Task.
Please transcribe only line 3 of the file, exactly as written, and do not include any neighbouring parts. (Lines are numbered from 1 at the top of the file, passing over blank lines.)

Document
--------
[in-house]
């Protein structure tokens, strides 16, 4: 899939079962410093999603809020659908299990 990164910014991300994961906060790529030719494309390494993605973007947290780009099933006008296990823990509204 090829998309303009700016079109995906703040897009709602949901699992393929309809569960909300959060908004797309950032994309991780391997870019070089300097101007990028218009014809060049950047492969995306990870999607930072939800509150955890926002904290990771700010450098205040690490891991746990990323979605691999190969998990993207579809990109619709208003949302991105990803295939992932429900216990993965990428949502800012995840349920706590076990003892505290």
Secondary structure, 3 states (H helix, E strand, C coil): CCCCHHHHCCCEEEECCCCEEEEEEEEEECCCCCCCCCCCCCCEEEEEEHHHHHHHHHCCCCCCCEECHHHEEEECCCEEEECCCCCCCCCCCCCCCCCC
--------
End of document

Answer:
Secondary structure, 3 states (H helix, E strand, C coil): CCCCHHHHCCCEEEECCCCEEEEEEEEEECCCCCCCCCCCCCCEEEEEEHHHHHHHHHCCCCCCCEECHHHEEEECCCEEEECCCCCCCCCCCCCCCCCC